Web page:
Leaked e-mail reveals doubts over new Cornwall Council boss
A LEAKED e-mail has revealed doubts among prominent representatives of other organisations over the choice of new Cornwall Council chief executive before he has been confirmed in the post.
The message sent by the council's top legal officer the day after Andrew Kerr was announced as the preferred candidate exposes a high-level external panel's "overall concern about his lack of passion and clear strategy".
And although the full council will have the final say, Richard Williams, Cornwall Council head of legal, democratic and procurement services, also wrote that councillors were "very likely" to confirm the recommendation.
Mr Williams highlighted the concerns in an e-mail explaining the decision to go with Mr Kerr to members of a 'stakeholder panel' of senior representatives of partner agencies who were consulted as part of the appointment process. The stakeholder panel, which interviewed the candidates last Wednesday, included bosses from the Kernow Clinical Commissioning Group, Royal Cornwall Hospitals Trust, Cornwall and Devon Police, Cornwall College, Truro and Penwith College, Cornwall Chamber of Commerce and the Environment Agency.
Buy one get one free on main course and specials excludes fillet steaks and beef Wellington
Must book to qualify 01209 860332 and present voucher on arrival
Mon- Thur 6-9pm
Contact: 01209 700617
Valid until: Saturday, December 21 2013
Then on Friday, Mr Kerr, current chief operating officer of Cardiff Council, was named as the Cornwall Council selection panel's "unanimous" choice for the £158,000 to £176,000-a-year job, after two days of final considerations of three candidates. The other two were not named.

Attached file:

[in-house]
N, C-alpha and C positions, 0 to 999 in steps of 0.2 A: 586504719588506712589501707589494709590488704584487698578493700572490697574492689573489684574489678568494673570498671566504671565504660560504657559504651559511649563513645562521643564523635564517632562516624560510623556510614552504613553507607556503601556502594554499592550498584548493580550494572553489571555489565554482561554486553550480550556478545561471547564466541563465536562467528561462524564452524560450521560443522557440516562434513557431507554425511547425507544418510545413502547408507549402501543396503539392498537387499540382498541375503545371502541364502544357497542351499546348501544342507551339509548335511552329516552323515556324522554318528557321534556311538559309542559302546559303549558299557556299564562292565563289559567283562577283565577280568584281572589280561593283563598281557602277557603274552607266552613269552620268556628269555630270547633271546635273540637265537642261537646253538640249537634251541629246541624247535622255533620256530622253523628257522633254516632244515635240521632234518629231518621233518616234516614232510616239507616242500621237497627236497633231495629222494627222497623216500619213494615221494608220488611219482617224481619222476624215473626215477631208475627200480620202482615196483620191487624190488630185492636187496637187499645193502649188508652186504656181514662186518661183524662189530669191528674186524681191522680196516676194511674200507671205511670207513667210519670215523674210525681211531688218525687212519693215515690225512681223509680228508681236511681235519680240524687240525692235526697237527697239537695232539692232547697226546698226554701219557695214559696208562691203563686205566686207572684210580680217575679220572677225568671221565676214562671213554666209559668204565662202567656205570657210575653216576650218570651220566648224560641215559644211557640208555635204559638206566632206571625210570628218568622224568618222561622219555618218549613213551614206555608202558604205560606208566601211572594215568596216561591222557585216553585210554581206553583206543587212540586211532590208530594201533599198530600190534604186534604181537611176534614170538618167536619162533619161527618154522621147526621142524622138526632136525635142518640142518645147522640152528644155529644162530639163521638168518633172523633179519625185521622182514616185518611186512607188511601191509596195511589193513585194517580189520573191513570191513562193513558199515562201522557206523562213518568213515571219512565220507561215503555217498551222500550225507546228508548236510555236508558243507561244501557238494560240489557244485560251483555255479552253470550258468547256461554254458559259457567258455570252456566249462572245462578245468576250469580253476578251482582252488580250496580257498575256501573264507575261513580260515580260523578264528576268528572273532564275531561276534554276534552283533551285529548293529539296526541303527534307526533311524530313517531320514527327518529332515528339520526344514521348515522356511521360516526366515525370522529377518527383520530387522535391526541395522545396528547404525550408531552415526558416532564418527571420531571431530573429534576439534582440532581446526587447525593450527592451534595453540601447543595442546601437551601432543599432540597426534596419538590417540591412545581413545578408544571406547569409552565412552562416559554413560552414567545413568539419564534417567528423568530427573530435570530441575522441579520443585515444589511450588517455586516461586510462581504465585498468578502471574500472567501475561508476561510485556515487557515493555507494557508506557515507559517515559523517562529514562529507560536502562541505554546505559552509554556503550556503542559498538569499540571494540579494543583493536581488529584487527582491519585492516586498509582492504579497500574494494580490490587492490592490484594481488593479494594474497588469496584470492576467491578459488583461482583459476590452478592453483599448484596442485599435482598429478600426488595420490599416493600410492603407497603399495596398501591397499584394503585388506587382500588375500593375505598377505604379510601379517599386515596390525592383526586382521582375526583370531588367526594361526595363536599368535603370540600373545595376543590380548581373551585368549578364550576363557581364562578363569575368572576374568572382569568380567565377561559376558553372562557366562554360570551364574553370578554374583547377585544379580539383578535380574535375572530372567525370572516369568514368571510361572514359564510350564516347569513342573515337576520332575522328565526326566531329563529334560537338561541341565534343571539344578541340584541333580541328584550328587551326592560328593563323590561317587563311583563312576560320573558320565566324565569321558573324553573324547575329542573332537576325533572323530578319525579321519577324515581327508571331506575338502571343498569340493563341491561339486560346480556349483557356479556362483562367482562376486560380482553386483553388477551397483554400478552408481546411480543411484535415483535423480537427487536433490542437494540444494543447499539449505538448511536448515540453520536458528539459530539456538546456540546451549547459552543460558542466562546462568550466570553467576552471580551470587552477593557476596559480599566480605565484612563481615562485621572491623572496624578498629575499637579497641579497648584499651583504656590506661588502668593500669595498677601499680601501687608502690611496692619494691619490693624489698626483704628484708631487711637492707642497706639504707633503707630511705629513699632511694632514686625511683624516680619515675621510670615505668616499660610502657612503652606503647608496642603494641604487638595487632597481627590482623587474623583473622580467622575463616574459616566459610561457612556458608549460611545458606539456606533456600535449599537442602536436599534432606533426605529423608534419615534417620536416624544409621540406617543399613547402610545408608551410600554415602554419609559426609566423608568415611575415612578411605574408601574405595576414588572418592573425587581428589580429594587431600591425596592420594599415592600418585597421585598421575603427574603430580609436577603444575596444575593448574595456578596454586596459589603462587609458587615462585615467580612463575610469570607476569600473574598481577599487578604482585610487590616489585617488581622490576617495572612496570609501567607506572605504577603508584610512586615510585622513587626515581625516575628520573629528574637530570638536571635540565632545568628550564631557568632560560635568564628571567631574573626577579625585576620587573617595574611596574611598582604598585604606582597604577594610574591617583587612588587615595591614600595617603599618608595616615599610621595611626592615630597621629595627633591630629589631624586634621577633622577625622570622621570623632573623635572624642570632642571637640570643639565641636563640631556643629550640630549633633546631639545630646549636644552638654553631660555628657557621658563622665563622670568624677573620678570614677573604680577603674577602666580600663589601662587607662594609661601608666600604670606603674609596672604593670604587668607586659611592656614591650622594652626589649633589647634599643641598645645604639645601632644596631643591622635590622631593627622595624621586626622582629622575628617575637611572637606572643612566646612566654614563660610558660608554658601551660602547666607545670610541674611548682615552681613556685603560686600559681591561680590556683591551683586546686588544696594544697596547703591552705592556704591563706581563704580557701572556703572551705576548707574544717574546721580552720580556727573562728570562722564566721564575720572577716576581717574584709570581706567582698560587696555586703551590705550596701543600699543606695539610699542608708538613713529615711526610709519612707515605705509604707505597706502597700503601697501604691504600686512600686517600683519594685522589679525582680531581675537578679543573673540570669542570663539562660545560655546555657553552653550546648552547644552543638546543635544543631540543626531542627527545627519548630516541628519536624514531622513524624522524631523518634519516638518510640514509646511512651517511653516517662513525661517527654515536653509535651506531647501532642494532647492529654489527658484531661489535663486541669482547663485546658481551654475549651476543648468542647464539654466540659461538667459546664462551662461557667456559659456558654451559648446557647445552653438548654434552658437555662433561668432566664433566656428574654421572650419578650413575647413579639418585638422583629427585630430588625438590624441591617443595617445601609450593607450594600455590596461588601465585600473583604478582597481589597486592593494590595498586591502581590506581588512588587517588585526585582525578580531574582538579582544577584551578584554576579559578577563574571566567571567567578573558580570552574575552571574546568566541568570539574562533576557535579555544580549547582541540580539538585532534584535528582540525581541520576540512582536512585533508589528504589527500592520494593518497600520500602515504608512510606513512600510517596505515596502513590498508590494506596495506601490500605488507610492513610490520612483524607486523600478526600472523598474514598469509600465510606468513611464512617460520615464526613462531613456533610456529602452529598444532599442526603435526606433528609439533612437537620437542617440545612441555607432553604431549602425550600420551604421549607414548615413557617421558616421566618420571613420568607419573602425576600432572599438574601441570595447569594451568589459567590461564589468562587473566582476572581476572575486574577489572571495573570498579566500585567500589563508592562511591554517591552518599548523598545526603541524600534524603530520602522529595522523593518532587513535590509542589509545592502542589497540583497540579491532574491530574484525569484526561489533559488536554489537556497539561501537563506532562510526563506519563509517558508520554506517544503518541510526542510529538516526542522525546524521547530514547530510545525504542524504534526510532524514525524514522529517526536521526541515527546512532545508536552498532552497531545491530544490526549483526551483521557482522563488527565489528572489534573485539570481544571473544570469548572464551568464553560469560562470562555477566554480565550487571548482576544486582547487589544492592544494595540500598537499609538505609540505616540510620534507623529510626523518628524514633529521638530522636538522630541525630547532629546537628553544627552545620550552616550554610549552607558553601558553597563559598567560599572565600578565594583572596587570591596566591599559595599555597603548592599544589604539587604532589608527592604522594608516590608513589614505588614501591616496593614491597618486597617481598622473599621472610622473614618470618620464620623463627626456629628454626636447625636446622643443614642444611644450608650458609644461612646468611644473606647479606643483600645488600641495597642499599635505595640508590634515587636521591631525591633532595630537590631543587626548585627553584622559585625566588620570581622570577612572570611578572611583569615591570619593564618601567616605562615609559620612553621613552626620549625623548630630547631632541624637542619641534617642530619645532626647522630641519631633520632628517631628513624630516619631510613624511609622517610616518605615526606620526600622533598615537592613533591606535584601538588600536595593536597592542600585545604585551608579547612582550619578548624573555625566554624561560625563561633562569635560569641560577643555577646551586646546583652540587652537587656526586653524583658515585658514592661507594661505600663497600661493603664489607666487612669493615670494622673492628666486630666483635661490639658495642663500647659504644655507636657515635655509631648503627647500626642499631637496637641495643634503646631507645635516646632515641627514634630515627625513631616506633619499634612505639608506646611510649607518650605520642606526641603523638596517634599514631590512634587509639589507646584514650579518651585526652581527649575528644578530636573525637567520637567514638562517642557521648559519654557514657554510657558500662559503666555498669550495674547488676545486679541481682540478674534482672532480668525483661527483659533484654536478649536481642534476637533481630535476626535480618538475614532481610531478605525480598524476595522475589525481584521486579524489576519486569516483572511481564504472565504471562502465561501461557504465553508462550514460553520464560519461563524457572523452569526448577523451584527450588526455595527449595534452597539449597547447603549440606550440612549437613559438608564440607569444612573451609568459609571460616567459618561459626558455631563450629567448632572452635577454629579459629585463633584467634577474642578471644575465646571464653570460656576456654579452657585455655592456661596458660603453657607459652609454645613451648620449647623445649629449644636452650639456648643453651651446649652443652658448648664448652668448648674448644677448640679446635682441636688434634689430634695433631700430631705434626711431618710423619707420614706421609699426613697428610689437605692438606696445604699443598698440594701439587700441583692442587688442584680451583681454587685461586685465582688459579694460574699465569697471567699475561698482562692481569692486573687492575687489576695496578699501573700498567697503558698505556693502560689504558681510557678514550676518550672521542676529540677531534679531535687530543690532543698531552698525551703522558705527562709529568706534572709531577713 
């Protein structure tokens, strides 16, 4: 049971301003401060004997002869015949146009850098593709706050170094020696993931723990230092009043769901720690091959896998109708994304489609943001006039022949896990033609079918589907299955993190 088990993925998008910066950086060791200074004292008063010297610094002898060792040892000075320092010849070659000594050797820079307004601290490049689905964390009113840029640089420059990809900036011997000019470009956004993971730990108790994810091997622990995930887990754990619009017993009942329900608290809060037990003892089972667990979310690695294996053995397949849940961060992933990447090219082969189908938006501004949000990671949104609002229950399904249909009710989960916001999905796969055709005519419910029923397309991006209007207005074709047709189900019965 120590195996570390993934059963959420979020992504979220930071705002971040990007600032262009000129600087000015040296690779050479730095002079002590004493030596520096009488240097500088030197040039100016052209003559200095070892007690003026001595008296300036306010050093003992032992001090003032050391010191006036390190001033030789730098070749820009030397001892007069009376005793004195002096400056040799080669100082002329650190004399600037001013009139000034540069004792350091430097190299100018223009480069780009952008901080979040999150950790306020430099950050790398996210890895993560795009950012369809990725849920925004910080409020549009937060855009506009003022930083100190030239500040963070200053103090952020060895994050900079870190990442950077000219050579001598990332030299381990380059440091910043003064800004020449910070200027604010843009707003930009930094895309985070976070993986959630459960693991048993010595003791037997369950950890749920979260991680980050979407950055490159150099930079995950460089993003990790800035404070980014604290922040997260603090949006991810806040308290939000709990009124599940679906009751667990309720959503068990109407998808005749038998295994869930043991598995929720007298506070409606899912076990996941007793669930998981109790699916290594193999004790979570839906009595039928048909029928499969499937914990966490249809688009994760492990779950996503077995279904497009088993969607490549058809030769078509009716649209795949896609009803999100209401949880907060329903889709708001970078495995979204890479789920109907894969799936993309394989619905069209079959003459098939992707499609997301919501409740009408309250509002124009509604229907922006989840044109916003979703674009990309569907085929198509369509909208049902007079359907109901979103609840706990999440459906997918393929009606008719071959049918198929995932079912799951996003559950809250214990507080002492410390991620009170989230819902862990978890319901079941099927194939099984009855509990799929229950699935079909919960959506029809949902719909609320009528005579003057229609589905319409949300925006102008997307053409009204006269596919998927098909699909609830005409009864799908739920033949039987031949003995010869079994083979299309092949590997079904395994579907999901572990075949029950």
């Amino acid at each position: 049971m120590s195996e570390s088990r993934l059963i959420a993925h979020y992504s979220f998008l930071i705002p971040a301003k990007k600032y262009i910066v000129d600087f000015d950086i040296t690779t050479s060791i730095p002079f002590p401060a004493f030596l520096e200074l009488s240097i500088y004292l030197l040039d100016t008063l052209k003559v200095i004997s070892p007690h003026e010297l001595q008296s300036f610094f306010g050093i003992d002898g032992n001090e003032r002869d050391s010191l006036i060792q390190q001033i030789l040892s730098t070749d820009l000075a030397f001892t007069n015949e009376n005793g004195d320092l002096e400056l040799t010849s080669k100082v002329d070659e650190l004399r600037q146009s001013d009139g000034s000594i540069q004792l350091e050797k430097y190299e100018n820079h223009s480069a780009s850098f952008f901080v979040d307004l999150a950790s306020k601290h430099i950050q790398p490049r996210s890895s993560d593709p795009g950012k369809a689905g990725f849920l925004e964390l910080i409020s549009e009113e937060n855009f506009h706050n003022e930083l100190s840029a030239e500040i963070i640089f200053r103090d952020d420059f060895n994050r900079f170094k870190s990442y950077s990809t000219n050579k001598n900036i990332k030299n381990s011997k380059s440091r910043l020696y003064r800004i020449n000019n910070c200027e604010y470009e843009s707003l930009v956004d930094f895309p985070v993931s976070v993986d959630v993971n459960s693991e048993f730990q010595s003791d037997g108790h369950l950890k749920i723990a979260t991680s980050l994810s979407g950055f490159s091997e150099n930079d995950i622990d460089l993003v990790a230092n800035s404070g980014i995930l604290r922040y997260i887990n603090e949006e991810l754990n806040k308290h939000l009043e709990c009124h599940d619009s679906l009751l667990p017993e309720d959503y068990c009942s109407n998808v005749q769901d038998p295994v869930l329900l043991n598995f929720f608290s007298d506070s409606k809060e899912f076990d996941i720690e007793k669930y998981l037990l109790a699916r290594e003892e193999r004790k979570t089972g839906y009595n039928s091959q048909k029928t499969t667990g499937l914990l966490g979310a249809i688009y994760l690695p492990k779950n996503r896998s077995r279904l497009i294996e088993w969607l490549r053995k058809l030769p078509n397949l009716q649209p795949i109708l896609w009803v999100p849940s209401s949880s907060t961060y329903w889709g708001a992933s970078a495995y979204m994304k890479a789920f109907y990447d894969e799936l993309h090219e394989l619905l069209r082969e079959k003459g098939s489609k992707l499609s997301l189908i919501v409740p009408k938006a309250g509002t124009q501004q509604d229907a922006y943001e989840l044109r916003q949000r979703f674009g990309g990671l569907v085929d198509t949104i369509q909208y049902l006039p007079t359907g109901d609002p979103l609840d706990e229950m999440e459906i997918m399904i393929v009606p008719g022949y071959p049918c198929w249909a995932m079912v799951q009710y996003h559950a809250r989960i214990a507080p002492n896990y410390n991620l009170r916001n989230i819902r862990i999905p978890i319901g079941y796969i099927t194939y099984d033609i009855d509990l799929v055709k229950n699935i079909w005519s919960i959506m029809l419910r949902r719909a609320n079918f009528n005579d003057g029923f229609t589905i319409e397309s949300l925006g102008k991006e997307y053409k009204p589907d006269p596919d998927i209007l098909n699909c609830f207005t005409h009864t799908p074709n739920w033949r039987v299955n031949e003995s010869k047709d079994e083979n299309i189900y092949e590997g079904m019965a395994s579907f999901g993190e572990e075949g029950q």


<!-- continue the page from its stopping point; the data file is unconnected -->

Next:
But in his e-mail yesterday (Saturday) Mr Williams admits the recipients may be "surprised, if not a little disappointed" by the outcome, "in view of the nature of the deliberations" of the stakeholder panel.
He also wrote: "I sensed that discussion about Andrew was 'squeezed out' following the performance of the last candidate. I suspect that our views of Andrew might have been different had we discussed each candidate in detail following each of the interviews."
He states that the stakeholder panel discussion was only part of the process and "Andrew performed better in other panels on the first day". He also referred to many of the stakeholders' having said all three candidates were strong.
But his e-mail, seen by the West Briton, adds: "Most importantly for the process and the relationships between the Council and your organisations moving forward, I was able to feed back the overall concern about his lack of passion and clear strategy which enabled that to be considered in depth by the Member interview panel on the second day ... I can say that the Member Panel were able to satisfy themselves that Andrew's evident track record was backed up by a strong vision for the future of Cornwall and a firm desire to see that collectively and decisively delivered working alongside partner organisations."
He also tells them he has passed on the concern that it would have been helpful for the panel to have had a copy of the job description - or "Role Profile of the Chief Executive" - before meeting.
However, a source close to the stakeholder group said "in typical Cornwall Council fashion, the councillors ignored the unanimous views of their stakeholders.
"One has to wonder what the point is of asking stakeholders to be involved and then ignoring their input?".
Mr Kerr had been branded a "fatcat" after leaving his £183,000-a-year job as chief executive of Wiltshire Council after 18 months with a six-figure payout.
Chairman of the selection panel, Councillor Fiona Ferguson, said when its recommendation was announced: "There was a strong field of candidates but I am pleased we have been able to make a unanimous recommendation."
Although the final decision will be taken at full meeting of Cornwall Council on Tuesday, Mr Williams also wrote to the stakeholders: "It is unlikely that the recommendation will not be followed."